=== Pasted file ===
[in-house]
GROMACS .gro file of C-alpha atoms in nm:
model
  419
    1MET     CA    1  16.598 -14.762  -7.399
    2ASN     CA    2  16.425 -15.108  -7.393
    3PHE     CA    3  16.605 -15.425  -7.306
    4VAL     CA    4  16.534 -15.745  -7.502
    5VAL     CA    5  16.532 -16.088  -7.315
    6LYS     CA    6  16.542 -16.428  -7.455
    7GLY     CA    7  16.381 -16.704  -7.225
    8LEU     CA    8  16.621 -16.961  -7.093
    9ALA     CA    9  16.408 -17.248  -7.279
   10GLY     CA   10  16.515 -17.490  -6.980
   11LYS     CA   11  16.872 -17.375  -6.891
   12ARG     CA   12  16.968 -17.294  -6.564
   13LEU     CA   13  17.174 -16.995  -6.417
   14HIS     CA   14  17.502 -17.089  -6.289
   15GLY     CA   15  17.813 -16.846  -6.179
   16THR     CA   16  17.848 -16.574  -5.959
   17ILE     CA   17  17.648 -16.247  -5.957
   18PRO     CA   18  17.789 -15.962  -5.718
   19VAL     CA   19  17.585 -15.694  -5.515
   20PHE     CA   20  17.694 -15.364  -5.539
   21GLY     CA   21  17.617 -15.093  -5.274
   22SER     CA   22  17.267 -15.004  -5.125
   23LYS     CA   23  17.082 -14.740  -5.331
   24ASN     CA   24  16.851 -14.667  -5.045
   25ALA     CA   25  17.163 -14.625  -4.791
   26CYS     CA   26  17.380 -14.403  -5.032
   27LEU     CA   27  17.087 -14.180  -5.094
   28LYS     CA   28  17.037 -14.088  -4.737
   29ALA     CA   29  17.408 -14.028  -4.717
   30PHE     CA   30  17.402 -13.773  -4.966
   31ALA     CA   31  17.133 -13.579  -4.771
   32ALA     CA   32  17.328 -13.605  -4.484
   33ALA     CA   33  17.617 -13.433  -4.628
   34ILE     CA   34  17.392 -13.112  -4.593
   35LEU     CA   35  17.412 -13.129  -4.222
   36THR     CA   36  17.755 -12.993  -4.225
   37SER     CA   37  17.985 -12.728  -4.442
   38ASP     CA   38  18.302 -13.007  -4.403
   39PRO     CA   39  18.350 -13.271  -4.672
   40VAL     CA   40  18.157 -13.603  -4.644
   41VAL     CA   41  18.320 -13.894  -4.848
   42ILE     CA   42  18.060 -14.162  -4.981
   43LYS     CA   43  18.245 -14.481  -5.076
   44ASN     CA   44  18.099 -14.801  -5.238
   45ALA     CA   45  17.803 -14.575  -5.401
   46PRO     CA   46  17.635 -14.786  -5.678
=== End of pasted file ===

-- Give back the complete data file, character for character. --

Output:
[in-house]
GROMACS .gro file of C-alpha atoms in nm:
model
  419
    1MET     CA    1  16.598 -14.762  -7.399
    2ASN     CA    2  16.425 -15.108  -7.393
    3PHE     CA    3  16.605 -15.425  -7.306
    4VAL     CA    4  16.534 -15.745  -7.502
    5VAL     CA    5  16.532 -16.088  -7.315
    6LYS     CA    6  16.542 -16.428  -7.455
    7GLY     CA    7  16.381 -16.704  -7.225
    8LEU     CA    8  16.621 -16.961  -7.093
    9ALA     CA    9  16.408 -17.248  -7.279
   10GLY     CA   10  16.515 -17.490  -6.980
   11LYS     CA   11  16.872 -17.375  -6.891
   12ARG     CA   12  16.968 -17.294  -6.564
   13LEU     CA   13  17.174 -16.995  -6.417
   14HIS     CA   14  17.502 -17.089  -6.289
   15GLY     CA   15  17.813 -16.846  -6.179
   16THR     CA   16  17.848 -16.574  -5.959
   17ILE     CA   17  17.648 -16.247  -5.957
   18PRO     CA   18  17.789 -15.962  -5.718
   19VAL     CA   19  17.585 -15.694  -5.515
   20PHE     CA   20  17.694 -15.364  -5.539
   21GLY     CA   21  17.617 -15.093  -5.274
   22SER     CA   22  17.267 -15.004  -5.125
   23LYS     CA   23  17.082 -14.740  -5.331
   24ASN     CA   24  16.851 -14.667  -5.045
   25ALA     CA   25  17.163 -14.625  -4.791
   26CYS     CA   26  17.380 -14.403  -5.032
   27LEU     CA   27  17.087 -14.180  -5.094
   28LYS     CA   28  17.037 -14.088  -4.737
   29ALA     CA   29  17.408 -14.028  -4.717
   30PHE     CA   30  17.402 -13.773  -4.966
   31ALA     CA   31  17.133 -13.579  -4.771
   32ALA     CA   32  17.328 -13.605  -4.484
   33ALA     CA   33  17.617 -13.433  -4.628
   34ILE     CA   34  17.392 -13.112  -4.593
   35LEU     CA   35  17.412 -13.129  -4.222
   36THR     CA   36  17.755 -12.993  -4.225
   37SER     CA   37  17.985 -12.728  -4.442
   38ASP     CA   38  18.302 -13.007  -4.403
   39PRO     CA   39  18.350 -13.271  -4.672
   40VAL     CA   40  18.157 -13.603  -4.644
   41VAL     CA   41  18.320 -13.894  -4.848
   42ILE     CA   42  18.060 -14.162  -4.981
   43LYS     CA   43  18.245 -14.481  -5.076
   44ASN     CA   44  18.099 -14.801  -5.238
   45ALA     CA   45  17.803 -14.575  -5.401
   46PRO     CA   46  17.635 -14.786  -5.678